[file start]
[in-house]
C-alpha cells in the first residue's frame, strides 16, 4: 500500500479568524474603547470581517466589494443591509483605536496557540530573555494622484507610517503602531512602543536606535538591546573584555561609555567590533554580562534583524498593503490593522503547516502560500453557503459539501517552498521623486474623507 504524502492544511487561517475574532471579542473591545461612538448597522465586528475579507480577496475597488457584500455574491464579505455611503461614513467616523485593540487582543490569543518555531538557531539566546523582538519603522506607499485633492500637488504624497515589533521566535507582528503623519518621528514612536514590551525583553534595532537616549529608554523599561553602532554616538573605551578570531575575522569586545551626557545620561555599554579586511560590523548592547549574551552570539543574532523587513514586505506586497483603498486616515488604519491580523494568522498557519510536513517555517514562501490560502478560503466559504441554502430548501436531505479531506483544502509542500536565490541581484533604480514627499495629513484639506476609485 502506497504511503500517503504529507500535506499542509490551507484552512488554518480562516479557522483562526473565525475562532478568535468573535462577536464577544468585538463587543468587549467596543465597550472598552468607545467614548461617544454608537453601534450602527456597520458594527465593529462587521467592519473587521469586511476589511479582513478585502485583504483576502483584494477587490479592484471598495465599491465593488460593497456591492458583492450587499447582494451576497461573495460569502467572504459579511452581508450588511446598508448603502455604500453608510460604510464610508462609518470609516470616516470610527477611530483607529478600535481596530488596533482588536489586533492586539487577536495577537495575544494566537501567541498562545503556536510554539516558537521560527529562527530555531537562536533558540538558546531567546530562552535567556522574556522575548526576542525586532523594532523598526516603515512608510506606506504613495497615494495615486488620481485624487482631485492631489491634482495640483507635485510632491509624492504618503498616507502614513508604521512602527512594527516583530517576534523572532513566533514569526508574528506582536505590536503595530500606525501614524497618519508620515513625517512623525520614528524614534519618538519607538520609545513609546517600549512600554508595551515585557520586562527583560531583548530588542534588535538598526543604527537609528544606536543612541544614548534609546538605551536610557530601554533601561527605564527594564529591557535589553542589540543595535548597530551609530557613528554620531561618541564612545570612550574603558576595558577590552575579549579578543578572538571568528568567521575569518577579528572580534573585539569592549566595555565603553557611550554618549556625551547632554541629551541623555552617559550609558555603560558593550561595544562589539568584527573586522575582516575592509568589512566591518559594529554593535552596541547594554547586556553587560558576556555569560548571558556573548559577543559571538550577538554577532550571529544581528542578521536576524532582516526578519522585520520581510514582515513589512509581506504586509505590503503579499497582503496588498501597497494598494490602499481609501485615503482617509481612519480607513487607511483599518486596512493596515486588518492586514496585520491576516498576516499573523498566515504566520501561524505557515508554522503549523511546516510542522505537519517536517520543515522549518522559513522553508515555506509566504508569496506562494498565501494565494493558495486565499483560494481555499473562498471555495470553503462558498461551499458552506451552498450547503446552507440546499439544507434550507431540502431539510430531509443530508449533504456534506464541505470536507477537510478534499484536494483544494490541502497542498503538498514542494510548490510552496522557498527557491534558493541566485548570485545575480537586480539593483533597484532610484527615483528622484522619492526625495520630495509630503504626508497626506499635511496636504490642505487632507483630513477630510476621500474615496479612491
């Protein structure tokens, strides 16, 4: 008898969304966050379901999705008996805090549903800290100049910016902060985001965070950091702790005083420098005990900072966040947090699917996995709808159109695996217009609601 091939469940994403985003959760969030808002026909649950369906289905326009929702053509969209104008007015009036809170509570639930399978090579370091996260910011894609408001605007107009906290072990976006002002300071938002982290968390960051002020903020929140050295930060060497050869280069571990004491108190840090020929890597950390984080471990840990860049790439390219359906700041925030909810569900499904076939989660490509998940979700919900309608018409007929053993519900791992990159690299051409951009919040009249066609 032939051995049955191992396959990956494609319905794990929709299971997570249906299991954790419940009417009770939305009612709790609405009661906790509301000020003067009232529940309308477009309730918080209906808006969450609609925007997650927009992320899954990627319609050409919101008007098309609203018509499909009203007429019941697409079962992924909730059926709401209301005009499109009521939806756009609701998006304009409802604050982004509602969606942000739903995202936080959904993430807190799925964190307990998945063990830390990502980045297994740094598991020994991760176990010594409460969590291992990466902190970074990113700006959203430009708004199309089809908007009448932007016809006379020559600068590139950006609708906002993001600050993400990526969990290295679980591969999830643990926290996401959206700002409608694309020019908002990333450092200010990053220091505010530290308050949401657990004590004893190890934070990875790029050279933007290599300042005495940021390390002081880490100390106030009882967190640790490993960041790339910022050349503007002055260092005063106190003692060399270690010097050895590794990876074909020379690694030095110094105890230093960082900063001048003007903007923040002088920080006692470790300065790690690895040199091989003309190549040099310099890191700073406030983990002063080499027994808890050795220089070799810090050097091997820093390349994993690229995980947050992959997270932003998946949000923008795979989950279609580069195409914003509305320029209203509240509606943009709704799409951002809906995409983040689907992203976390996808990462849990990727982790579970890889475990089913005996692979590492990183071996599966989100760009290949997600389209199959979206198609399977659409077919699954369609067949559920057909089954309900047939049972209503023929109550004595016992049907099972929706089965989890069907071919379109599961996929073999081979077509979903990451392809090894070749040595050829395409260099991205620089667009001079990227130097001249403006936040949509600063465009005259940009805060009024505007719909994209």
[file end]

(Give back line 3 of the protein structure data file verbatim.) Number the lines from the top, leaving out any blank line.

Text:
């Protein structure tokens, strides 16, 4: 008898969304966050379901999705008996805090549903800290100049910016902060985001965070950091702790005083420098005990900072966040947090699917996995709808159109695996217009609601 091939469940994403985003959760969030808002026909649950369906289905326009929702053509969209104008007015009036809170509570639930399978090579370091996260910011894609408001605007107009906290072990976006002002300071938002982290968390960051002020903020929140050295930060060497050869280069571990004491108190840090020929890597950390984080471990840990860049790439390219359906700041925030909810569900499904076939989660490509998940979700919900309608018409007929053993519900791992990159690299051409951009919040009249066609 032939051995049955191992396959990956494609319905794990929709299971997570249906299991954790419940009417009770939305009612709790609405009661906790509301000020003067009232529940309308477009309730918080209906808006969450609609925007997650927009992320899954990627319609050409919101008007098309609203018509499909009203007429019941697409079962992924909730059926709401209301005009499109009521939806756009609701998006304009409802604050982004509602969606942000739903995202936080959904993430807190799925964190307990998945063990830390990502980045297994740094598991020994991760176990010594409460969590291992990466902190970074990113700006959203430009708004199309089809908007009448932007016809006379020559600068590139950006609708906002993001600050993400990526969990290295679980591969999830643990926290996401959206700002409608694309020019908002990333450092200010990053220091505010530290308050949401657990004590004893190890934070990875790029050279933007290599300042005495940021390390002081880490100390106030009882967190640790490993960041790339910022050349503007002055260092005063106190003692060399270690010097050895590794990876074909020379690694030095110094105890230093960082900063001048003007903007923040002088920080006692470790300065790690690895040199091989003309190549040099310099890191700073406030983990002063080499027994808890050795220089070799810090050097091997820093390349994993690229995980947050992959997270932003998946949000923008795979989950279609580069195409914003509305320029209203509240509606943009709704799409951002809906995409983040689907992203976390996808990462849990990727982790579970890889475990089913005996692979590492990183071996599966989100760009290949997600389209199959979206198609399977659409077919699954369609067949559920057909089954309900047939049972209503023929109550004595016992049907099972929706089965989890069907071919379109599961996929073999081979077509979903990451392809090894070749040595050829395409260099991205620089667009001079990227130097001249403006936040949509600063465009005259940009805060009024505007719909994209």